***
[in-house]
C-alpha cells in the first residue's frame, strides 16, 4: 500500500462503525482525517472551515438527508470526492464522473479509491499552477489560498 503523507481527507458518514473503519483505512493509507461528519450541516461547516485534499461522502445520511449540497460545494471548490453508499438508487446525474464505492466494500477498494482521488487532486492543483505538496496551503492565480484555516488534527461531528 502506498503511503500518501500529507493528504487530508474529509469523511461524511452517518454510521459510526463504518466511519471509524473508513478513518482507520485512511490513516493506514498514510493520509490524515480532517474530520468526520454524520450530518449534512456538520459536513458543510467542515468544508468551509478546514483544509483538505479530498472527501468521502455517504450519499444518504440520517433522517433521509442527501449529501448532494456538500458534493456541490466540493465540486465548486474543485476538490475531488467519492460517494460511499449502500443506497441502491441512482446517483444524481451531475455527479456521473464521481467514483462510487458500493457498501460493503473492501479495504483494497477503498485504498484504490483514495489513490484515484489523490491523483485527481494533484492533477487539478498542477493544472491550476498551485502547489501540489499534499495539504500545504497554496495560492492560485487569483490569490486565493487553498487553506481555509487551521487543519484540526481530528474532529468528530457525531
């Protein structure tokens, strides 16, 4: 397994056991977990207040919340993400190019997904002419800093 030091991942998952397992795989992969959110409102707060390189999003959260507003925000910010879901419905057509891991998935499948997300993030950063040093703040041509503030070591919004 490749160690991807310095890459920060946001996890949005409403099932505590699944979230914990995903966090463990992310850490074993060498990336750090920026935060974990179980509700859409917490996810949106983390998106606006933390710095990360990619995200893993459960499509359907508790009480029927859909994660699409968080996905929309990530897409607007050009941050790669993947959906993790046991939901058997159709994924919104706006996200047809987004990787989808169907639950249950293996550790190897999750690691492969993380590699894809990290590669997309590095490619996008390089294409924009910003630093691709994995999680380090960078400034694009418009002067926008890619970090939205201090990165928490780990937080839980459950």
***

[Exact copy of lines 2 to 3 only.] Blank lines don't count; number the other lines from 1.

C-alpha cells in the first residue's frame, strides 16, 4: 500500500462503525482525517472551515438527508470526492464522473479509491499552477489560498 503523507481527507458518514473503519483505512493509507461528519450541516461547516485534499461522502445520511449540497460545494471548490453508499438508487446525474464505492466494500477498494482521488487532486492543483505538496496551503492565480484555516488534527461531528 502506498503511503500518501500529507493528504487530508474529509469523511461524511452517518454510521459510526463504518466511519471509524473508513478513518482507520485512511490513516493506514498514510493520509490524515480532517474530520468526520454524520450530518449534512456538520459536513458543510467542515468544508468551509478546514483544509483538505479530498472527501468521502455517504450519499444518504440520517433522517433521509442527501449529501448532494456538500458534493456541490466540493465540486465548486474543485476538490475531488467519492460517494460511499449502500443506497441502491441512482446517483444524481451531475455527479456521473464521481467514483462510487458500493457498501460493503473492501479495504483494497477503498485504498484504490483514495489513490484515484489523490491523483485527481494533484492533477487539478498542477493544472491550476498551485502547489501540489499534499495539504500545504497554496495560492492560485487569483490569490486565493487553498487553506481555509487551521487543519484540526481530528474532529468528530457525531
């Protein structure tokens, strides 16, 4: 397994056991977990207040919340993400190019997904002419800093 030091991942998952397992795989992969959110409102707060390189999003959260507003925000910010879901419905057509891991998935499948997300993030950063040093703040041509503030070591919004 490749160690991807310095890459920060946001996890949005409403099932505590699944979230914990995903966090463990992310850490074993060498990336750090920026935060974990179980509700859409917490996810949106983390998106606006933390710095990360990619995200893993459960499509359907508790009480029927859909994660699409968080996905929309990530897409607007050009941050790669993947959906993790046991939901058997159709994924919104706006996200047809987004990787989808169907639950249950293996550790190897999750690691492969993380590699894809990290590669997309590095490619996008390089294409924009910003630093691709994995999680380090960078400034694009418009002067926008890619970090939205201090990165928490780990937080839980459950």